In it, but not of it. TPM DC
The first question is who Christie might name as Lautenburg's interim successor.
A New Jersey Republican Party official and multiple other insiders all suggested two Republican state senators -- Joe Kyrillos and Thomas Kean, Jr. -- as Christie's most likely choices to serve as an interim replacement for Lautenberg. Both men have previously been nominated by the New Jersey Republican Party and unsuccessfully run for Senate. Kyrillos lost to Sen. Bob Menendez (NJ-D) in 2012. Kean lost to Menendez in 2006.
Christie and Kyrillos have known each other for over two decades. In 2009, Kyrillos served as the chairman of Christie's gubernatorial bid. Christie fundraised and campaigned for Kyrillos in 2012, though he was seen as relatively absent in that race. Christie also has a good relationship with Kean's father, former Gov. Tom Kean, Sr., who served as the honorary state chairman of Christie's 2009 campaign.
Christie's personal relationships with the prospective replacements for Lautenberg can't be his only concern as he contemplates his decision. With Christie's long-rumored presidential aspirations, he will have to choose someone he's confident will play well on the national stage and not complicate his reputation as a tough-talking conservative who's willing to make bipartisan compromises.
The second issue is when the election for a permanent successor will take place. Christie's chosen heir for Lautenberg will remain in office until an election is held, but the timing of that vote could be up to Christie.
A political insider said rumors are currently circulating the Jersey statehouse that Christie may be looking into an option that would allow him to appoint someone who could serve out the remainder of Lautenberg's term and wouldn't have to face election until 2014.
According to Politicker NJ, Democrats and Republicans are pushing dueling interpretations of state election law with regard to the appointment.
The interpretation of state law favored by Democrats seemingly requires the Senate election to be held at the next scheduled general election, which is Nov. 5.
Republicans are reportedly pointing towards another statute that calls for Senate vacancies to be filled in the next general election unless the vacancy occurs "within 70 days next preceding the primary election prior to the general election in which case it shall be filled by election at the second succeeding election." Under this statute, with the primary in Jersey's upcoming general being held tomorrow, the election for Lautenberg's successor could be put off until "the second succeeding election," or November 2014.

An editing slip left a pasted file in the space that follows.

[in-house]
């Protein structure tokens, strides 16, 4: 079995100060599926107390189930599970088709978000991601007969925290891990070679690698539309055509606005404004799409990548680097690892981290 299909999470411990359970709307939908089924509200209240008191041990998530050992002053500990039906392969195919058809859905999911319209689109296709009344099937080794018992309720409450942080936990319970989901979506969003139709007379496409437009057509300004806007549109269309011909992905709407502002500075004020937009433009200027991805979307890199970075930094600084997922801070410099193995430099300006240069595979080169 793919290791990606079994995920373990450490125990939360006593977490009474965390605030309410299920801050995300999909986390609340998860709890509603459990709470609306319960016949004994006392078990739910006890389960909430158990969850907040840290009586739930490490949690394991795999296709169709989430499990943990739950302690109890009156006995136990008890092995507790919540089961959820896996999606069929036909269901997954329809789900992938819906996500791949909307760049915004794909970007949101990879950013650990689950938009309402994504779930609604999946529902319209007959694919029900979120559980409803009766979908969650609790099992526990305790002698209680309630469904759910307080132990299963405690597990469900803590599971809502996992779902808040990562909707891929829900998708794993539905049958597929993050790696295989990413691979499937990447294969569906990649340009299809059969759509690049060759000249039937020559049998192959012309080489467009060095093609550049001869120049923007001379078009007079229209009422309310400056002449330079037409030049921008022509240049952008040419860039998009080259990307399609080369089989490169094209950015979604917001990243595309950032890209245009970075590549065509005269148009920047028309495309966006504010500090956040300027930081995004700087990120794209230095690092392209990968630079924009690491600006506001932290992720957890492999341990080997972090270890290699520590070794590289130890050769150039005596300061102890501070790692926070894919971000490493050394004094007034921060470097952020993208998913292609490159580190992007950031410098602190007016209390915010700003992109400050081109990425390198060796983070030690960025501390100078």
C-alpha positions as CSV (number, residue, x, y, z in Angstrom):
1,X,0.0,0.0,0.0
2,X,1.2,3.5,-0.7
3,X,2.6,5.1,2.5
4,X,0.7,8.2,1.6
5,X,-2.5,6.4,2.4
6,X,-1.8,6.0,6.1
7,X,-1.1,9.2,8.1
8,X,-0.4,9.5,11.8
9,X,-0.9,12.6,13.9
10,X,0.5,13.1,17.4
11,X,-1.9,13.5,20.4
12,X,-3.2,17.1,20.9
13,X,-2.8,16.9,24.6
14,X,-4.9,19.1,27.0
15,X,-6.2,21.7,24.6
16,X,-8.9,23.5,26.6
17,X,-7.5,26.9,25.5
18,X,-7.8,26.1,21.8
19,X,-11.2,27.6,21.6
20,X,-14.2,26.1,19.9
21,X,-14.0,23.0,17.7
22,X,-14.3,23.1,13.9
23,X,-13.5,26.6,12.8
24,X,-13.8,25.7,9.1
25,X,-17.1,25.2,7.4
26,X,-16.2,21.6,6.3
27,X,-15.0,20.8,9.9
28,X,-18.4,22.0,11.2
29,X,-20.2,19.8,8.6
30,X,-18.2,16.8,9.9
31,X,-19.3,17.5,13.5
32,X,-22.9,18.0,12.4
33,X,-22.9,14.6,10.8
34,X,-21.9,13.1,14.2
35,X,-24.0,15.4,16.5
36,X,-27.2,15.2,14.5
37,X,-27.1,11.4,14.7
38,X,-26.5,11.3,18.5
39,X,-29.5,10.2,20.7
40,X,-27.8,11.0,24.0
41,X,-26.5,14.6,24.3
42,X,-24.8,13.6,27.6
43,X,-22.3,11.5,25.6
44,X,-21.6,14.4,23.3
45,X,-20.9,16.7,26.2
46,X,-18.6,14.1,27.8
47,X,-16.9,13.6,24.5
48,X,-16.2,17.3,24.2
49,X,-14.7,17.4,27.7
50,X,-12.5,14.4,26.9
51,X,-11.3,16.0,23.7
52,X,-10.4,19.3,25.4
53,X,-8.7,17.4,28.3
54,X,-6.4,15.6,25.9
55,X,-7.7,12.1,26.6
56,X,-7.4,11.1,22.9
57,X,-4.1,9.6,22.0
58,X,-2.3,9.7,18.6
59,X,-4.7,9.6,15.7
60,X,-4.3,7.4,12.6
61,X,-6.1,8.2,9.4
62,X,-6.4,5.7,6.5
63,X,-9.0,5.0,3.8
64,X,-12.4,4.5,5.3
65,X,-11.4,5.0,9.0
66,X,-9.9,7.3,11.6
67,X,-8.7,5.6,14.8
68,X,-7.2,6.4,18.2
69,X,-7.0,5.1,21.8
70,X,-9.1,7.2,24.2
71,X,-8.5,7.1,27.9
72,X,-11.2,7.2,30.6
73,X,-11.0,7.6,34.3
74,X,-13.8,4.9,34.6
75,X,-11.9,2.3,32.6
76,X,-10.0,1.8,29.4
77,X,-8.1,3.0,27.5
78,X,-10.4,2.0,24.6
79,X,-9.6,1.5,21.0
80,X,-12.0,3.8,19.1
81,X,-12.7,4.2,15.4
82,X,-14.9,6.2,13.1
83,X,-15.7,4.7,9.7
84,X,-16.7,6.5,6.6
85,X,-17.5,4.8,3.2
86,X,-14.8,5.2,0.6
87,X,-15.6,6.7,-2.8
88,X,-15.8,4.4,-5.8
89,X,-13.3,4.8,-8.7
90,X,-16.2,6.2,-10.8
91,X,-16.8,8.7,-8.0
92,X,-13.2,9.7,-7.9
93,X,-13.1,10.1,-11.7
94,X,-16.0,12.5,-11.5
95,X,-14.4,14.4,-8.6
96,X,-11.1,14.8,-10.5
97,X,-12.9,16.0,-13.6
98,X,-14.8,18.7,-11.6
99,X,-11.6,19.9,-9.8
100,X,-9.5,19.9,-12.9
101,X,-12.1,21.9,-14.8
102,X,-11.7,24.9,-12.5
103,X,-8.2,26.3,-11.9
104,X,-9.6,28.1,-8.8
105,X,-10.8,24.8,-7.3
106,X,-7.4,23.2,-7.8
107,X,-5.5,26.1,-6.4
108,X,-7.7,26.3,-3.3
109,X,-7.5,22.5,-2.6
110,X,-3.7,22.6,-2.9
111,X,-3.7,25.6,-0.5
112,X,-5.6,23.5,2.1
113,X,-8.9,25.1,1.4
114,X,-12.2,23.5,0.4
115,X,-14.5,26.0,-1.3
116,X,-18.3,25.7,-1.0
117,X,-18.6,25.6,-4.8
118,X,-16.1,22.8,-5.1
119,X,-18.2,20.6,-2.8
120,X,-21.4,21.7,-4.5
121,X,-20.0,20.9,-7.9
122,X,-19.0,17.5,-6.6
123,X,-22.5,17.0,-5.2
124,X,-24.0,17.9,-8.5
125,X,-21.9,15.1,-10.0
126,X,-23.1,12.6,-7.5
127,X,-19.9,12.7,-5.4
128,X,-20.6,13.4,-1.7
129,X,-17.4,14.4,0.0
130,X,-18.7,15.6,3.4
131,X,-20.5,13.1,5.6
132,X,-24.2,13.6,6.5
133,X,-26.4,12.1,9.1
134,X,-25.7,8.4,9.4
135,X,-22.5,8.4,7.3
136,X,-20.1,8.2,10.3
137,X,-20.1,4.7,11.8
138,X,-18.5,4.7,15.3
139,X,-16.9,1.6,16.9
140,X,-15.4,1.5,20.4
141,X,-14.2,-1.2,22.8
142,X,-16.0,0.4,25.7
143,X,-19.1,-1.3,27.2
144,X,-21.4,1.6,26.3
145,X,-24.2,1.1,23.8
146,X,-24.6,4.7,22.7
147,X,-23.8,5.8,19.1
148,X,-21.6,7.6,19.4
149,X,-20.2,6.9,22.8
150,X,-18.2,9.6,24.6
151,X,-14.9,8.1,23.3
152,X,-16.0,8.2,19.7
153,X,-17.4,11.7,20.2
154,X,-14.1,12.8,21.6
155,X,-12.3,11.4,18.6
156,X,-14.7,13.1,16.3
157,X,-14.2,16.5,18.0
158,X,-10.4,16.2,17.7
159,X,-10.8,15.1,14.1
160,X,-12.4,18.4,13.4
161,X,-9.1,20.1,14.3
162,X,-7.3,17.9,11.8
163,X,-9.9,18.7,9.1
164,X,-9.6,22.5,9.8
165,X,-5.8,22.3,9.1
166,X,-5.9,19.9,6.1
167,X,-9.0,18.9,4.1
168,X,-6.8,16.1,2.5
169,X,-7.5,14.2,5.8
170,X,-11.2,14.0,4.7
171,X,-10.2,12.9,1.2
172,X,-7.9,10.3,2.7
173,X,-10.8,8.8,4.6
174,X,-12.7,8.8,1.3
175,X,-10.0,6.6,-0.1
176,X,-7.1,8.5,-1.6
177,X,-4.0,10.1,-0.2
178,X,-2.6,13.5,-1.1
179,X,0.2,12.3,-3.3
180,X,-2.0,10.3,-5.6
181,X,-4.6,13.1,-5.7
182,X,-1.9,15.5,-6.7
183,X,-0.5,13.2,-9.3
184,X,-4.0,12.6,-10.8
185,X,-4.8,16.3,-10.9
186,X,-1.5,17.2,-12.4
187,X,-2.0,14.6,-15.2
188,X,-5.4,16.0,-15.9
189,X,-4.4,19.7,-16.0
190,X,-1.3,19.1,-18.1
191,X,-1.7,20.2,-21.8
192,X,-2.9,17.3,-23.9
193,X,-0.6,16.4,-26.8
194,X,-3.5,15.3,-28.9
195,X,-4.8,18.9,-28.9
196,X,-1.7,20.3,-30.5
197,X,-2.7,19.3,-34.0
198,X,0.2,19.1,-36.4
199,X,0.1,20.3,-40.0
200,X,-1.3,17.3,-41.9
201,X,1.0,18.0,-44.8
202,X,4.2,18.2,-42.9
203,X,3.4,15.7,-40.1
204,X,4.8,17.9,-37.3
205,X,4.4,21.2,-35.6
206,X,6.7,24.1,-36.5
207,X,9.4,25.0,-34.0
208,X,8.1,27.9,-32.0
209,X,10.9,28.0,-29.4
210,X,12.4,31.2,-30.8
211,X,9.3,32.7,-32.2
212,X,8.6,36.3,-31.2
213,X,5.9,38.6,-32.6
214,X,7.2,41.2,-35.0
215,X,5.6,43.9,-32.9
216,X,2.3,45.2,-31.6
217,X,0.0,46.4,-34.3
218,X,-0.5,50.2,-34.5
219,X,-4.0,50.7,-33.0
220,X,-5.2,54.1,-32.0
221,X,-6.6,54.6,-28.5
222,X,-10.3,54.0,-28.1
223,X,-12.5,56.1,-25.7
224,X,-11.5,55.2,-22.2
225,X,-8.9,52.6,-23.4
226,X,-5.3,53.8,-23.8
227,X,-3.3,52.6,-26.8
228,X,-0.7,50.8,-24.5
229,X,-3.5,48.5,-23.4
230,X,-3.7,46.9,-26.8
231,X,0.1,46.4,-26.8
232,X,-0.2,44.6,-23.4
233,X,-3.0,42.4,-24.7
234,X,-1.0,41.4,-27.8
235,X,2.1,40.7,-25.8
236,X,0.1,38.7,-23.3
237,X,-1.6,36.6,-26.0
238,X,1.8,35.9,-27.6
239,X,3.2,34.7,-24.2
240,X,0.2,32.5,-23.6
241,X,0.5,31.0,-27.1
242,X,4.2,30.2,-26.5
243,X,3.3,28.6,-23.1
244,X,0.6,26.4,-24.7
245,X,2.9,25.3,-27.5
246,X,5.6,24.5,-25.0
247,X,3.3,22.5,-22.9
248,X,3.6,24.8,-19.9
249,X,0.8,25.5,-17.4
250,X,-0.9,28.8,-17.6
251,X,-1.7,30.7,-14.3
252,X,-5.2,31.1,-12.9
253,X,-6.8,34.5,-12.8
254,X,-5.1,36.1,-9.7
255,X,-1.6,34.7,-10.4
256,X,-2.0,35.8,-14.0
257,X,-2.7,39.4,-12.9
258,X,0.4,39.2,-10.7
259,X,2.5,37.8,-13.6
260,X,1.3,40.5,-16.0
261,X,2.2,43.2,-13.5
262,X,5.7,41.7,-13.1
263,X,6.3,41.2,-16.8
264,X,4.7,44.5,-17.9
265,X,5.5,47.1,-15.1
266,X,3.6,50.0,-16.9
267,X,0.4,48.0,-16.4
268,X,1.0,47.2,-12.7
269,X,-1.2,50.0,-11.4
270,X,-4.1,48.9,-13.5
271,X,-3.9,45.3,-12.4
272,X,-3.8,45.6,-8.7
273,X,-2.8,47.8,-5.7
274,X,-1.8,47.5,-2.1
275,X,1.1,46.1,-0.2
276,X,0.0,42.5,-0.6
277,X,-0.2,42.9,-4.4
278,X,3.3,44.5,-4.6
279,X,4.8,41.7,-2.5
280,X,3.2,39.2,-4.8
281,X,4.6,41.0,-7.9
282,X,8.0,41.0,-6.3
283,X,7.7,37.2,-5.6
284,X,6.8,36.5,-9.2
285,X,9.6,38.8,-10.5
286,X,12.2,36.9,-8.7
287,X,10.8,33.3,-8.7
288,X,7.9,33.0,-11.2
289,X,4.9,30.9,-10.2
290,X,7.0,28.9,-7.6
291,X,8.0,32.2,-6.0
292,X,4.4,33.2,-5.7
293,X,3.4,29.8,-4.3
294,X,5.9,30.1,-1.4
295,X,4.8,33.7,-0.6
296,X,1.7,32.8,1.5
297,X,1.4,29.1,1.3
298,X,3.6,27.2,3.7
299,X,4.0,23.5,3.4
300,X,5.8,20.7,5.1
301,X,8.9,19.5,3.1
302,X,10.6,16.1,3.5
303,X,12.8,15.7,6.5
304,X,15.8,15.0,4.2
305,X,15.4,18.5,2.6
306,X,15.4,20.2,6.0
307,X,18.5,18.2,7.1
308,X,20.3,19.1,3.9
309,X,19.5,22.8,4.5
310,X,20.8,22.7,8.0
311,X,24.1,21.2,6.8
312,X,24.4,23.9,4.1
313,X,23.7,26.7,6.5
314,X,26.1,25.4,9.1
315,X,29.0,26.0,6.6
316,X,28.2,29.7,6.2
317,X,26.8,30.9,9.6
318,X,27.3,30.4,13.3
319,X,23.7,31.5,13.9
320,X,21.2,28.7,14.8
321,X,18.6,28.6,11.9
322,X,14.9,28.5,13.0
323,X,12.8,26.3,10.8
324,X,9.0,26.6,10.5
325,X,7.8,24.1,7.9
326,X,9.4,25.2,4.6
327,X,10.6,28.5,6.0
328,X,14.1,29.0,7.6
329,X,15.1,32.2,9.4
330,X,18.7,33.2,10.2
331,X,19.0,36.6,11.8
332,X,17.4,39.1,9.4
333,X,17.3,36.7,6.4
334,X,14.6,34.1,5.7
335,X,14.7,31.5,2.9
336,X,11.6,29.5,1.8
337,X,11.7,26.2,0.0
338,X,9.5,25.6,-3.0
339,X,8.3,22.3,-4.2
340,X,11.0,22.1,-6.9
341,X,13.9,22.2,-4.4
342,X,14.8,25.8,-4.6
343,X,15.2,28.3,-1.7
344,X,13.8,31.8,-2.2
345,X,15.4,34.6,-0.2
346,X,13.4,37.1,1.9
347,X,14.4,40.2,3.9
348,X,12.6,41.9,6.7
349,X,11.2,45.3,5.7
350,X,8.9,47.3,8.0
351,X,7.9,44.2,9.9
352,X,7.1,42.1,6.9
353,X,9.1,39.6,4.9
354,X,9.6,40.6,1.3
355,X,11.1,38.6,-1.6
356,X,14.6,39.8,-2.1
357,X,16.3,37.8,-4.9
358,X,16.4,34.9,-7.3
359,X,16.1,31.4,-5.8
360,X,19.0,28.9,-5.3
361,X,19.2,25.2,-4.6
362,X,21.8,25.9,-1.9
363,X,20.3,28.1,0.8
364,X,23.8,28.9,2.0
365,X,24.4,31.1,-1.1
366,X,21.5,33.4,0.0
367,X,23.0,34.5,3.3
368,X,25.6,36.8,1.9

Neither the governor's office or the New Jersey Department of State's Division of Elections shed any light on how Christie is planning to handle the question of the vote for Lautenberg's replacement. The governor's office referred all of TPM's inquiries to the Division of Elections, which in turn, referred us back to the governor's office.
Letting the Senate election happen this year would seem to come with potential pitfalls for Christie, who is facing his own re-election race. Currently, Christie is way ahead of his rival in the gubernatorial campaign, state Sen. Barbara Buono. In addition to a more than thirty point lead in multiple recent polls, Christie has drawn the support of Democratic fundraisers in the Garden State. However, a New Jersey Democratic operative who spoke with TPM said the addition of a Senate race to the calendar is problematic for Christie for several reasons. The operative suggested adding the Senate to the mix could force Christie to face off against a ticket that includes Booker, who has a far higher profile than Buono, causing increased voter turnout that could cut into Christie's lead. They also suggested some of the Democratic donors and local leaders who have warmed to Christie could shy away from him in the leadup to election day if the race became a question of the party's position in Washington rather than just a provincial concern.
"That is potentially a worst-case scenario for Christie," the operative said, before adding, "In a world, where he's up by thirty that is, this is the worst case scenario."
Prior to Lautenberg's death, Booker seemed to be the leading candidate to replace him. In February, Lautenberg announced he would retire rather than run for re-election next year. However, Booker didn't wait for Lautenberg to make that decision before announcing he was going to "explore the possibility" of running for the senator's seat in 2014. Booker's hasty entrance into the race rankled Lautenberg and others in the Garden State Democratic establishment. Booker did not respond to a request for comment on this story.
A New Jersey Democratic strategist who talked with TPM suggested Lautenberg's death would make bringing up how Booker treated him in his final months an especially potent attack for rivals coming from either side of the aisle. Another oft-mentioned Democratic candidate for the senate seat is Rep. Frank Pallone, who enjoyed a good relationship with Lautenberg, who was the last remaining World War II veteran in the Senate.
"Booker never got the approval of Lautenberg and that stuff was never resolved, so if you get somebody who really wants the seat, they're going to remind people he pooed pooed on the good war hero," the strategist said. "This is going to be a problem for Booker."